Biden’s DOJ May Be Spying On Congress

Photo by Elijah Mears on Unsplash

( – A group of Senate Republicans, including Senators Ted Cruz, Mike Lee, and Chuck Grassley, have initiated an inquiry into claims that the Justice Department once conducted clandestine surveillance on Congressional staff and their legal advisors. This action follows the acquisition of a letter directed to Attorney General Merrick Garland, as reported by Newsweek.

The correspondence, finalized on a recent Wednesday, alleges the DOJ discreetly monitoring the private communications of lawyers linked to congressional committees. It references data presented by Empower Oversight, a bipartisan watchdog. Through a FOIA request, this organization disclosed that its founder, Jason Foster, was informed about a DOJ subpoena issued to Google for his communication records in 2017. At that time, Foster was part of Senator Grassley’s team, probing into misconduct within the DOJ.

Further, the Republican Senators highlighted other incidents where the DOJ appeared to target the personal records of Congressional staff, notably from the House Intelligence Committee. They recollected an episode from January 2018 when Rod Rosenstein, the then Deputy Attorney General, allegedly threatened to subpoena these records during a dispute over the DOJ’s noncompliance with the committee’s demands.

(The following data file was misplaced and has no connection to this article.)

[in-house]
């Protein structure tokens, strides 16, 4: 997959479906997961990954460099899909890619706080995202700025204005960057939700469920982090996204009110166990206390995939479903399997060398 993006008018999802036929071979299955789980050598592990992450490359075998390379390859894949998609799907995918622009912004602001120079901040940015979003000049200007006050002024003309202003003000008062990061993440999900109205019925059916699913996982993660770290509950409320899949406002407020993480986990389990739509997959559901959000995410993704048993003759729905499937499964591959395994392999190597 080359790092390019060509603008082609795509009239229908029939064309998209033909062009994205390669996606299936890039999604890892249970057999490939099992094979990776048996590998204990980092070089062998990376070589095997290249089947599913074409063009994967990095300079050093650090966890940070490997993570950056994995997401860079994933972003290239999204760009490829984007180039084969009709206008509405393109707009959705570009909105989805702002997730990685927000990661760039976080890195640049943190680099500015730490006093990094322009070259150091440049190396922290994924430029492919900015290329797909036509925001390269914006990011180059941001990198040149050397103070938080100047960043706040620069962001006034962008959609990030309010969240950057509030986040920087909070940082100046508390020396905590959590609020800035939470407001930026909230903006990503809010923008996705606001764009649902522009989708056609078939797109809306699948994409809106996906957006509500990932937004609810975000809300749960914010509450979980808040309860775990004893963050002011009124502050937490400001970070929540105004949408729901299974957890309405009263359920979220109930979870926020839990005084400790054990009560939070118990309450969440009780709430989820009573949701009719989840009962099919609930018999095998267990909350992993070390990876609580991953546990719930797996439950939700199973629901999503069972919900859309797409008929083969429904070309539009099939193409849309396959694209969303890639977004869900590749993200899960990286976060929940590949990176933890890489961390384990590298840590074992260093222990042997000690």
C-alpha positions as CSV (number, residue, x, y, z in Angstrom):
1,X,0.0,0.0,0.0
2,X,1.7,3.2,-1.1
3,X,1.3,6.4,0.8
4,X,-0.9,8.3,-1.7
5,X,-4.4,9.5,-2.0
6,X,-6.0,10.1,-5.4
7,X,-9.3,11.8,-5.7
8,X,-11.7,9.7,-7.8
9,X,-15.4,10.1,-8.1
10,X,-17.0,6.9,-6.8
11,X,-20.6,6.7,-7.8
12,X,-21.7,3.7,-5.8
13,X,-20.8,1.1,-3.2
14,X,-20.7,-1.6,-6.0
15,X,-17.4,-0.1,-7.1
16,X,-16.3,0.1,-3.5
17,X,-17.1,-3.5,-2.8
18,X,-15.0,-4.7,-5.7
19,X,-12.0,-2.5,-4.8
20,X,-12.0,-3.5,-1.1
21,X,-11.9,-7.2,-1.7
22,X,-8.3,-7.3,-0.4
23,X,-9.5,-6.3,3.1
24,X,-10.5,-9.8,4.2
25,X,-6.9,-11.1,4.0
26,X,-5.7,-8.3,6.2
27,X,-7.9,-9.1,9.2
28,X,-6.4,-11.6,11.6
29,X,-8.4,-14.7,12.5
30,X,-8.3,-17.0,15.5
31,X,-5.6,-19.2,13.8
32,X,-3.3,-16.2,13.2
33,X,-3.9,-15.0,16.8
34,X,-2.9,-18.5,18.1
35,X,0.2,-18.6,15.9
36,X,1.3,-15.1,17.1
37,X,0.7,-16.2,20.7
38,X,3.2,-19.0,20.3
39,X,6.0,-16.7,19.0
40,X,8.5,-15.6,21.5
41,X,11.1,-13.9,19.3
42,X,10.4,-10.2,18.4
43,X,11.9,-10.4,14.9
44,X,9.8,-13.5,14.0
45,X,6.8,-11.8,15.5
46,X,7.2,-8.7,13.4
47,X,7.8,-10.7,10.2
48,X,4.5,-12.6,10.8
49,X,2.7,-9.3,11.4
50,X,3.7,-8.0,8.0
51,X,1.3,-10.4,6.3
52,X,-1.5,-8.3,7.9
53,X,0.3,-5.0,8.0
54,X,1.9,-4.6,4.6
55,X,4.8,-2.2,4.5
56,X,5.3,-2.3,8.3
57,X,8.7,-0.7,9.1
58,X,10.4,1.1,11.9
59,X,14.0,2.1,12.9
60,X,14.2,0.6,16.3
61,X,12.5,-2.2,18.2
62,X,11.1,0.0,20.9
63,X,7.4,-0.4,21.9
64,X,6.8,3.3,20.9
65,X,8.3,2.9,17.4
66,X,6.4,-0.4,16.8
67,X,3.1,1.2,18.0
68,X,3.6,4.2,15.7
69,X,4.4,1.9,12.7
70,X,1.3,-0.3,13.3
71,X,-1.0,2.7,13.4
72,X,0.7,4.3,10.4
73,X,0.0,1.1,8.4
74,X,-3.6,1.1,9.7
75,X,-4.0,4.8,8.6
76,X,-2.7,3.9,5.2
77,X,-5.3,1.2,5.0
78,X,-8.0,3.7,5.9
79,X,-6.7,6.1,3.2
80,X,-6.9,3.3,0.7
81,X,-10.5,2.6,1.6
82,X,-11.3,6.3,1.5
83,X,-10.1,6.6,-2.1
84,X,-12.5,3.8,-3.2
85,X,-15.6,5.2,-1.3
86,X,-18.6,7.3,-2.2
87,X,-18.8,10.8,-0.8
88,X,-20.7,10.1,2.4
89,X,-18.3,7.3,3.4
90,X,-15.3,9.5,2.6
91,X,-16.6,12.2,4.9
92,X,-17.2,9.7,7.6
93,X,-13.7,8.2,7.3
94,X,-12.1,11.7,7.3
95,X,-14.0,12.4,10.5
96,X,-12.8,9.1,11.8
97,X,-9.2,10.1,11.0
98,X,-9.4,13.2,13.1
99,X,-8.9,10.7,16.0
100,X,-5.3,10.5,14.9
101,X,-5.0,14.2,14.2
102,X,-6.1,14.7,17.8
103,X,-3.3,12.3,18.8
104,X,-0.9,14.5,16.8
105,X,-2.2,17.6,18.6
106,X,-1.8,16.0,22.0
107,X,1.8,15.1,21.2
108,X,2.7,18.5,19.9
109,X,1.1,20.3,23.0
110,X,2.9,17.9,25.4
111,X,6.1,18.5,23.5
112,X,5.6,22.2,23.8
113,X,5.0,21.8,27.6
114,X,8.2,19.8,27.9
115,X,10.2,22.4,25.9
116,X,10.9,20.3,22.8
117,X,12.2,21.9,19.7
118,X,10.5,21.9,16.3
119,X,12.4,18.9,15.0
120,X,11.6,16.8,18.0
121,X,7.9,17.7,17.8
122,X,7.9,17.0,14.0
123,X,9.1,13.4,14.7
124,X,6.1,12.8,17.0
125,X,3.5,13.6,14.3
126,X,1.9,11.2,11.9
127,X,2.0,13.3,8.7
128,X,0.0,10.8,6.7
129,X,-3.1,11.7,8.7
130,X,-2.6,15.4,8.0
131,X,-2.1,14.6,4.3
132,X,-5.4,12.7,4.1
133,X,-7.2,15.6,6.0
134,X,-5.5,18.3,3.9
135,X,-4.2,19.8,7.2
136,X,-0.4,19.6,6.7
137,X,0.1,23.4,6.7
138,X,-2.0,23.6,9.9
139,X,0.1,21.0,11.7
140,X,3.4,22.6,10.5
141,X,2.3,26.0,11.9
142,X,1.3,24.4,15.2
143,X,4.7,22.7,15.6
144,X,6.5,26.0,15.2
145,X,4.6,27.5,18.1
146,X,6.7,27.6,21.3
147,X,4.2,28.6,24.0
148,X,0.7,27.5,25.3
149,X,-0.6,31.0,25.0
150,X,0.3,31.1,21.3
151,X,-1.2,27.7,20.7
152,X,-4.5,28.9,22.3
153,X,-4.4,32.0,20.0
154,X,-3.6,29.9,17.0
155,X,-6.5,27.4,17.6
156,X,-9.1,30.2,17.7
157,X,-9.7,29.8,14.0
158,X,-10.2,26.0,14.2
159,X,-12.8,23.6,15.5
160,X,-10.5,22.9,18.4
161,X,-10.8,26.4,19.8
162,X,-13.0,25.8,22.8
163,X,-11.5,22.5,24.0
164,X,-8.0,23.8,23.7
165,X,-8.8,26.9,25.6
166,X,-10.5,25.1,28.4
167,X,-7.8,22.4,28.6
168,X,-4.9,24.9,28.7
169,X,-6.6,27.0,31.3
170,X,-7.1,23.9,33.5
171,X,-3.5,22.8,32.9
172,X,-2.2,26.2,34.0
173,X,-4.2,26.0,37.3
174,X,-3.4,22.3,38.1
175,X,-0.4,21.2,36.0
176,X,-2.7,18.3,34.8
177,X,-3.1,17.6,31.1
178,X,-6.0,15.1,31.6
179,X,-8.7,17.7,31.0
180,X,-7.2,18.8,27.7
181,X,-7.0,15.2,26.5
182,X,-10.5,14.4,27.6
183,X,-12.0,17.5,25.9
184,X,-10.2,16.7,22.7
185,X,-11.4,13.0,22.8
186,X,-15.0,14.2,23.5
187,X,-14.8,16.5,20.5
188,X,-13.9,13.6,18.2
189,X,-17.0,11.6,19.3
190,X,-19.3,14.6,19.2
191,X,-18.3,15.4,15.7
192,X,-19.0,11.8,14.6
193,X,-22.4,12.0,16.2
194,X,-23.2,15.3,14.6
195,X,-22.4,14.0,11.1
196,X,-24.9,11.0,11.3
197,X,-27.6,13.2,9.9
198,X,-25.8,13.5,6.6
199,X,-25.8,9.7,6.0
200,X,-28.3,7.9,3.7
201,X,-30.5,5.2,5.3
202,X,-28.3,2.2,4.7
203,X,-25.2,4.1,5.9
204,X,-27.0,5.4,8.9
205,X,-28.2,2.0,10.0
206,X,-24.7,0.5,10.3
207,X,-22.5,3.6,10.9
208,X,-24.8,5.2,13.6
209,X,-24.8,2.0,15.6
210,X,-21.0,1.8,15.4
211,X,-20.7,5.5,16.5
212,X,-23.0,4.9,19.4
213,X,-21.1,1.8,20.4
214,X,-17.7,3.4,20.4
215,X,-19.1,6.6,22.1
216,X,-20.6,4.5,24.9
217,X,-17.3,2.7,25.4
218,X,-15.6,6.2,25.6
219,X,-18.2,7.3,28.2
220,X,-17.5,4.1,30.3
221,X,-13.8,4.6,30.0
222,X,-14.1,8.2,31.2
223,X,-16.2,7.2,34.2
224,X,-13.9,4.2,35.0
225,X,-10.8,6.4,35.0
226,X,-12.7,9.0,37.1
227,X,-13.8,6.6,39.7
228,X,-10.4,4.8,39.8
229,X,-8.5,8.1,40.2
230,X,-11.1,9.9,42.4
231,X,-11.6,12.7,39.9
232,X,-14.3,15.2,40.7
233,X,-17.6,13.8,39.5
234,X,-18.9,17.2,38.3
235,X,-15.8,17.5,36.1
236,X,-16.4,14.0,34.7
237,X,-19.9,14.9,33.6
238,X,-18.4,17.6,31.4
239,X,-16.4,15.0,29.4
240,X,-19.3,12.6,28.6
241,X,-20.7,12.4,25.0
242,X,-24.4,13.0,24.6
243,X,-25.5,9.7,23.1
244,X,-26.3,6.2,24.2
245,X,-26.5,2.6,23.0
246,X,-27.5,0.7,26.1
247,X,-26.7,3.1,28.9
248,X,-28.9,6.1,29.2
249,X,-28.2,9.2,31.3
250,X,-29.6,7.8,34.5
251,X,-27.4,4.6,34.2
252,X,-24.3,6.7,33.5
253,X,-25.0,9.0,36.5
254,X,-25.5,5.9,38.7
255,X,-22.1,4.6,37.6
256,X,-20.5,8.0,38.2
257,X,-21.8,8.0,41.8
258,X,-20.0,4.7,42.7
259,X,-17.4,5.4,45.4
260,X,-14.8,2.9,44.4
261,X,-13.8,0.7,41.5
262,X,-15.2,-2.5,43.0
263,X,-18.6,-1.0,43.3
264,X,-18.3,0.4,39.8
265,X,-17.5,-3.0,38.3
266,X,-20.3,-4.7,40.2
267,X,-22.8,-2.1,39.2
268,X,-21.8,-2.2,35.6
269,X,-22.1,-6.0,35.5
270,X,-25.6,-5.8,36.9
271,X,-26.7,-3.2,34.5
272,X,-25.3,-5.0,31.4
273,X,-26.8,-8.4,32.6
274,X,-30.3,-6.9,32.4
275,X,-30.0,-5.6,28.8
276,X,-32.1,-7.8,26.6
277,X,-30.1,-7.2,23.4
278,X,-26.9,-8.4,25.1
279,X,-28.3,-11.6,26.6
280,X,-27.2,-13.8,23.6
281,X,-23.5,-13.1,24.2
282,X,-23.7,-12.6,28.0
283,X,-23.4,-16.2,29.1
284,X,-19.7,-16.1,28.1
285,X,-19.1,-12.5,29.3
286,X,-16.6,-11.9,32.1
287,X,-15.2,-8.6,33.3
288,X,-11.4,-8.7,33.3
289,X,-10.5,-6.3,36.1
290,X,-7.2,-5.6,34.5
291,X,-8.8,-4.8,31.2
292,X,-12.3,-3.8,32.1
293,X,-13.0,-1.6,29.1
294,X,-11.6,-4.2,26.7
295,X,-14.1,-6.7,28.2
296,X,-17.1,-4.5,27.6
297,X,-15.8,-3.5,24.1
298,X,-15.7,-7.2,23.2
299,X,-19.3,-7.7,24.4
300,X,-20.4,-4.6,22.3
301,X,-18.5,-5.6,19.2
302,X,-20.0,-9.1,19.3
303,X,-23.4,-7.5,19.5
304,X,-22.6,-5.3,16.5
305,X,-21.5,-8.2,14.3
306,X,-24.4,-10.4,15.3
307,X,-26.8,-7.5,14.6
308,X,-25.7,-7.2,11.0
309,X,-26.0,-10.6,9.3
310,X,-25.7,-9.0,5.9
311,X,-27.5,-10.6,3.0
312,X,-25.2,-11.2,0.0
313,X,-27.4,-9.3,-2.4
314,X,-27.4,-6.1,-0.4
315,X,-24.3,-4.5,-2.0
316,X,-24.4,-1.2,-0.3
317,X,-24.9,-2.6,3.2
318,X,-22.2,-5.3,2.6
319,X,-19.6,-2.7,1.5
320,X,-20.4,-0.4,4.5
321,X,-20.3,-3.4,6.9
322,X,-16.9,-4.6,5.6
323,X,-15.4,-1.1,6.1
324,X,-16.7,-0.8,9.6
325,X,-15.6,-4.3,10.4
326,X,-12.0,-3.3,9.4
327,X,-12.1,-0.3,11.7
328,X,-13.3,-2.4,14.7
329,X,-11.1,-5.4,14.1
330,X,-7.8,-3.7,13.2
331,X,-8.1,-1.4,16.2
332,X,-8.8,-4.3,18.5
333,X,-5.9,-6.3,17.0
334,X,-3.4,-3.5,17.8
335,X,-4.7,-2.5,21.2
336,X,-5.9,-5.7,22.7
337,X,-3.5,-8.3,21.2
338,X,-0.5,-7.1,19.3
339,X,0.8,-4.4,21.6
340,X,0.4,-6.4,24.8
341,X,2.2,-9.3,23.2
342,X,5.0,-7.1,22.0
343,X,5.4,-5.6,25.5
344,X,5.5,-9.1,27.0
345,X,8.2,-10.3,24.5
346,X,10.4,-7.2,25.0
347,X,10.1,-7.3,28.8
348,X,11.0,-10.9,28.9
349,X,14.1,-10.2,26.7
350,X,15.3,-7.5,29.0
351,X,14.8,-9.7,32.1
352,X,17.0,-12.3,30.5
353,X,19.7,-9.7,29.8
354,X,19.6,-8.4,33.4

Fox News had earlier shed light on Rosenstein’s purported threat based on emails that surfaced during a private meeting.

The letter also mentions that Congressional Democrats, including Representative Adam Schiff from California, have voiced similar apprehensions regarding DOJ’s overreach into their private communications.

In their appeal, the Republican Senators demand a thorough disclosure from the DOJ, seeking details about the officials who may have issued these subpoenas, the individuals targeted, and the grounds for these actions being justified.

They expressed grave concerns over this apparent abuse of power and its implications on the principles of separation of powers. The Senators concluded by emphasizing the need for transparency, stating that such invasive and extensive efforts to collect personal communications through grand jury subpoenas or other means without clear justification are profoundly inappropriate and undermine public trust in the justice system.

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